However, on the other side, one sees frequently demands for the publishers’ output to be made available free-of-charge, or at prices and in ways that in no way reflect the added-value excellence, expertise and requirement to make a living among those in publishing. An outcome often appears to be a continuous battle of each side pulling in opposite directions, one to screw out as much money as is possible, while the other trying to screw into the ground. One way or another, everybody’s getting screwed.
Now, I don’t want to go all soft, rose-tinted and self-delusional. There is no doubt that within the professional publishing industry there are some managers and staff who can occasionally appear to be wicked, stupid and, worryingly perhaps, suffering from mental illness, in the way they attempt to conduct their business, thereby helping to diminish the standards and reputations of their companies. This is a great pity, as it harms those who care passionately about serving their customers, working ethically, honestly, efficiently and for the achievement of just reward, expressed in terms of healthy profitability. Sad to say, as almost any job-loss has to be mourned, such is the nature of the sector, that at senior levels, heads continue to roll at regular intervals, so that some of the perfect babies get thrown out with the stagnant bathwater. So, biased as I may be, I believe I only occasionally seem to meet people in professional publishing who conduct themselves in ways that are unethical, devious, dishonest and uncaring. For the most part, those who are, after a relatively short time, disappear to business environments to which they are better suited.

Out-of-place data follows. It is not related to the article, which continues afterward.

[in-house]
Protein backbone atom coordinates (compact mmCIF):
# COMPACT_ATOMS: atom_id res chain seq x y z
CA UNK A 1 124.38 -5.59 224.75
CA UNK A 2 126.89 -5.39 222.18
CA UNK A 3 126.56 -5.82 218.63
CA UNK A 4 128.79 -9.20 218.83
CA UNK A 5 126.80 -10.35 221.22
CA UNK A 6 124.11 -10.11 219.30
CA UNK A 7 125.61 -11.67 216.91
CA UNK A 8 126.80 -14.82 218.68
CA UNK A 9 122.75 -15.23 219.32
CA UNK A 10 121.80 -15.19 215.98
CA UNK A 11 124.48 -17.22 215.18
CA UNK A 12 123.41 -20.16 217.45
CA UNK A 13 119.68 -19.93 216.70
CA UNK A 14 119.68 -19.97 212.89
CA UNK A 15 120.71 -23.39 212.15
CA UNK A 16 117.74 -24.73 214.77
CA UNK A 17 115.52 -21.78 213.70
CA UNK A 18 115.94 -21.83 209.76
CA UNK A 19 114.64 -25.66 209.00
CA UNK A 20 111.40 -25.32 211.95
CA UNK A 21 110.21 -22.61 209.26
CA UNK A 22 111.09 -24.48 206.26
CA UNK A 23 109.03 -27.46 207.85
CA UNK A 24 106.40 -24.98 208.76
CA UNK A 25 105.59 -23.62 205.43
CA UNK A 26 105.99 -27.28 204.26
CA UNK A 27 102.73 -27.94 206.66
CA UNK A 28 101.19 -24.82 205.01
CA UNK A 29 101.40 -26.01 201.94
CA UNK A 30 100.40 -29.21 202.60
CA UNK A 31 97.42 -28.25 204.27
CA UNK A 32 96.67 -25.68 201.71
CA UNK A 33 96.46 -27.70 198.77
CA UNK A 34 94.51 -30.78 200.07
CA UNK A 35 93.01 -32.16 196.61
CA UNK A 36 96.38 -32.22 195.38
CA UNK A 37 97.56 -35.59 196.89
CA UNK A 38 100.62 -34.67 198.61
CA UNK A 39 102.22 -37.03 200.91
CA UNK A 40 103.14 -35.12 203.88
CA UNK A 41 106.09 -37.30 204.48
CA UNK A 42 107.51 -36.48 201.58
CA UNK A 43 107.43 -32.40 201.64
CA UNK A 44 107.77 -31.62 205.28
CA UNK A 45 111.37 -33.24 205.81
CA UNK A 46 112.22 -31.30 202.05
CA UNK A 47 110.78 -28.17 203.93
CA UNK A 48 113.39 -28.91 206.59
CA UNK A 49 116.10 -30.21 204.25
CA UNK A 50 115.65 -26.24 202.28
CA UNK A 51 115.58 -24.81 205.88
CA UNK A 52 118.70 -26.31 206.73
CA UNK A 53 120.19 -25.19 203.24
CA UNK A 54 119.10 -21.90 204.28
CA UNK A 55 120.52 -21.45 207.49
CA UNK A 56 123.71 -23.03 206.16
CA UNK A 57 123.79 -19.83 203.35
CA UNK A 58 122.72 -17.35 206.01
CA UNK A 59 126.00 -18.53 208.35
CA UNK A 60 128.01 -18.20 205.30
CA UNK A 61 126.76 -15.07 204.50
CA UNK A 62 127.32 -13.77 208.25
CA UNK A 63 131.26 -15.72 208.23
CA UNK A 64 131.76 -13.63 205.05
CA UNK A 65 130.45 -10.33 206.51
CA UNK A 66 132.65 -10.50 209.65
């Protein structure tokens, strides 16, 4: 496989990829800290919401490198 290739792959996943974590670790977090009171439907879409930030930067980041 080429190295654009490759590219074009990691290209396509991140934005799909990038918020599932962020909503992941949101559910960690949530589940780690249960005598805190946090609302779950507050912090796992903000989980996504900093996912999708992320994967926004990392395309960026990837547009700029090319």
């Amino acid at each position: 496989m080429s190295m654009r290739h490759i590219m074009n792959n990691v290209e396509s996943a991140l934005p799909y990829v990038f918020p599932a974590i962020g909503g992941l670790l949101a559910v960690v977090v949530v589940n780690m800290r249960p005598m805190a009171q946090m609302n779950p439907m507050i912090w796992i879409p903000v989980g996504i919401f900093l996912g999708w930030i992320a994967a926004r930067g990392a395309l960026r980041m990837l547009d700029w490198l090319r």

Some see things otherwise. Of publishers, Cyril Connolly, the writer and critic opined:
As repressed sadists are supposed to become policemen or butchers so those with an irrational fear of life become publishers
Whereas, Salvador Dali saw their likes among
those middle-men of culture who, with their lofty airs and superior quackings, come between the creator and the public.
Doubtless there is an element of truth in both views but I hope that if I search extensively, I’ll find a more positive analysis. So, I’d say, give the law publishers a break occasionally and, unless there are very good reasons to believe otherwise, assume that they’re only doing their jobs and making an honest living.